Posted on December 01, 2016 by Mary Hood | 0 Comments
René Lalique (1860 - 1945) is one of the most celebrated artists from the Art Nouveau period. Lalique was a French glass art designer and is best known for his perfume bottles, vases, jewelry, chandeliers, clocks, automobile hood ornaments, and artistic additions to architecture.
St. Matthew's Church in Jersey. Glass interior work by René Lalique.
His sumptuous style often features nature-inspired elements, including foliage, flowers, and flowing lines. Lalique took inspiration not only from the French countryside but also from nature motifs in Japanese art. In addition to creating period-defining work, Lalique left behind a style that continues to inspire designers and collectors alike.
Broche Libellule (1900)
Lalique grew up in the suburbs of Paris and summered in Ay, whose scenic country views inspired his signature naturalistic style. While apprenticing for goldsmith and jeweler Louis Aucoc in Paris, Lalique took drawing and sketching classes at Collège Turgot. He also studied at Ecole des Arts Décoratifs where he learned to design jewelry and later at the Crystal Palace School of Art Sydenham in London where he studied graphic design and further developed his naturalistic approach. During his time in Britain, Lalique was exposed to and inspired by the Arts and Crafts movement.
After returning from London in 1882, Lalique worked as a freelance artist and designed jewelry for French jewelry firms Cartier and Boucheron, among others. In 1885, Lalique opened his own business where he designed and made jewelry and other glass pieces.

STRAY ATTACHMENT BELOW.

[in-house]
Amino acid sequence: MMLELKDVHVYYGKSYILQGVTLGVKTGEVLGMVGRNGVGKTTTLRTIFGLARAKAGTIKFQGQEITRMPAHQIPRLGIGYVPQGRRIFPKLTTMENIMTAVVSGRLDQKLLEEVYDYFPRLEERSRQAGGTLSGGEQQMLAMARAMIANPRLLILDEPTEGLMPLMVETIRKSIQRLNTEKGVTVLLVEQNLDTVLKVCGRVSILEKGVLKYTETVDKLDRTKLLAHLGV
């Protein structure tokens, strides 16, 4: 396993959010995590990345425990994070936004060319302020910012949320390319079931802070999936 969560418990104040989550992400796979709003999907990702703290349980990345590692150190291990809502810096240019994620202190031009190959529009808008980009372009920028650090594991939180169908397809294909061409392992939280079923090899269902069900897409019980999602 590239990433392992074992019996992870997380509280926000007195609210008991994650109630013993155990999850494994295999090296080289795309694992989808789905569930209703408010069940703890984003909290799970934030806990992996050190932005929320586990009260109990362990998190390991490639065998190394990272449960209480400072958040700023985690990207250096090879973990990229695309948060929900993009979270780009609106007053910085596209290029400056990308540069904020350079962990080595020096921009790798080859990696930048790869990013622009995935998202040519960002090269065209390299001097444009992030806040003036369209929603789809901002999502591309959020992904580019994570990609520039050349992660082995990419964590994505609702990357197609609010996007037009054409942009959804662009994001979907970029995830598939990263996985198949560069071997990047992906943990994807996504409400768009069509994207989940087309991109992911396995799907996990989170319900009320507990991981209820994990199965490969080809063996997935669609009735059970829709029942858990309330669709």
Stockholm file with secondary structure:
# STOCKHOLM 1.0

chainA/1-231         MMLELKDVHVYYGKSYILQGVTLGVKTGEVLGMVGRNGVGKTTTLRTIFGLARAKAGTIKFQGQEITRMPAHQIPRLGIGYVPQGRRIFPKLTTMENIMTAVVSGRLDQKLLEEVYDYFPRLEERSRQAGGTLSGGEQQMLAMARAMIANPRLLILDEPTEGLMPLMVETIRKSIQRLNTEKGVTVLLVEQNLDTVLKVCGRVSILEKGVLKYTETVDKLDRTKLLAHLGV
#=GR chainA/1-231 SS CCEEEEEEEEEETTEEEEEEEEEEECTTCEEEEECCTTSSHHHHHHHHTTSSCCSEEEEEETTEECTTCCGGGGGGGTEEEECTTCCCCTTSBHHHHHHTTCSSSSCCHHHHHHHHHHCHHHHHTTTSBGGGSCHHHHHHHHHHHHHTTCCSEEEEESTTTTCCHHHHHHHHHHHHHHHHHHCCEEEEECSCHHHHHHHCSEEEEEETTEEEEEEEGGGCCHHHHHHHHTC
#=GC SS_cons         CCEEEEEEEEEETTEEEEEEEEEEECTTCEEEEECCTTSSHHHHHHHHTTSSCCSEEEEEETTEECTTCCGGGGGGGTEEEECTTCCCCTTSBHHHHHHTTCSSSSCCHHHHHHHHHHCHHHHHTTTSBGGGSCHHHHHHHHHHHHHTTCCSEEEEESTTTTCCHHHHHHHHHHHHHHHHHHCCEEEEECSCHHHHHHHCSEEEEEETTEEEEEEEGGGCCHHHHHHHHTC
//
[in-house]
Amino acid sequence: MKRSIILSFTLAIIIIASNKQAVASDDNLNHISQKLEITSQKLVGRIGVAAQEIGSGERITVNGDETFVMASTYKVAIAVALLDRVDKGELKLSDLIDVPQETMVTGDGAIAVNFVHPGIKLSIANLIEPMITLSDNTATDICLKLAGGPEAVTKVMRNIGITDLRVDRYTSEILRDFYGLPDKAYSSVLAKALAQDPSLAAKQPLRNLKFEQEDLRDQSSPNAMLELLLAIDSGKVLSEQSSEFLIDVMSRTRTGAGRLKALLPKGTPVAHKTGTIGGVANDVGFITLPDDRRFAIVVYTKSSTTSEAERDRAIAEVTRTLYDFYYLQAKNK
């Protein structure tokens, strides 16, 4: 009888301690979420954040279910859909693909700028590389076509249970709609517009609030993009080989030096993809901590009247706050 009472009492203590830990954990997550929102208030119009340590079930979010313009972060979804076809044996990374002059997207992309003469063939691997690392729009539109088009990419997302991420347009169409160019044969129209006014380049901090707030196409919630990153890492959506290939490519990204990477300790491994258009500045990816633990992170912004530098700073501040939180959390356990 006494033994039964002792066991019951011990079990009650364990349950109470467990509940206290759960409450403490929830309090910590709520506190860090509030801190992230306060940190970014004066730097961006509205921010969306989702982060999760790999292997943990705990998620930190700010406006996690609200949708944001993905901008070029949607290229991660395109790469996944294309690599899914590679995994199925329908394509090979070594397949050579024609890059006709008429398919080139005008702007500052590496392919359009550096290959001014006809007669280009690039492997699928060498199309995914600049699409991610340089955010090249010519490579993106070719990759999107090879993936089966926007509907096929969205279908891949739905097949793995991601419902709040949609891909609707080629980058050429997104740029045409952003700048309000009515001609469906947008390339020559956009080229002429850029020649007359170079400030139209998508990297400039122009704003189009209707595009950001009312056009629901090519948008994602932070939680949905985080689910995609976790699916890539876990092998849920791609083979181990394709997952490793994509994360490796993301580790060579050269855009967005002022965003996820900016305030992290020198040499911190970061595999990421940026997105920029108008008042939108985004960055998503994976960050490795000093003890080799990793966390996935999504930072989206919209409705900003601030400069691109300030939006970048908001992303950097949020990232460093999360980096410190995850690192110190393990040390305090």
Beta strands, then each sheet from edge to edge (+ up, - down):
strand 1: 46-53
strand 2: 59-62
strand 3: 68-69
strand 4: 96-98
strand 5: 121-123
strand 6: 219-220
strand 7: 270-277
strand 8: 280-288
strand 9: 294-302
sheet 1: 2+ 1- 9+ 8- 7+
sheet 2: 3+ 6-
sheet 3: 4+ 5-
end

Plaque mounted on gold with baroque pearl (circa 1904-1905)
Lalique’s work was met with mixed reviews. His unique pairings, which included horns and diamonds and carved ivory with enamel and pearls, certainly challenged ideas of what was acceptable in art. Fortunately, Lalique’s glasswork and jewelry were favored by emerging popular voices of the period. In particular, French actress Sara Bernhardt was among his admirers. She wore many of his finest pieces while on stage.
Opal, glass, diamond, and enamel "Rose" plaque (circa 1901)
By 1890, the glass artist was regarded as on of France’s foremost art nouveau jewelry designers. Around this time, Lalique opened a new jewelry store in the fashionable Opera district at 20 Rue Therese in Paris. As his business grew, his experimentation with craft continued. By the mid-nineties, Lalique began producing pieces using the “lost wax method” and pâte-de-verre. He was awarded the Legion of Honor in 1897.
Lalique’s iconic perfume bottles really took off around the turn of the century, and his evolving glass work with bottles further informed his jewelry design. Lalique introduced a new type of glass called demi-crystal. Containing 12% lead, demi-crystal isn’t as bright as regular crystal; it’s softer effect made it ideal for Lalique’s Art Nouveau designs. Around 1909, Lalique developed a method by with the interior glass walls of a bottle could feature a design that could be seen through the smooth exterior of the bottle.
One of Lalique's many beautiful perfume bottles inspired by nature and feminine beauty.
Perfumer Roja Dove suggests that Lalique’s glasswork be viewed by candle light to get the original effect. His work simply can't be fully appreciated in the harsh light of modern electricity.
What inspires you about Lalique's enduring style?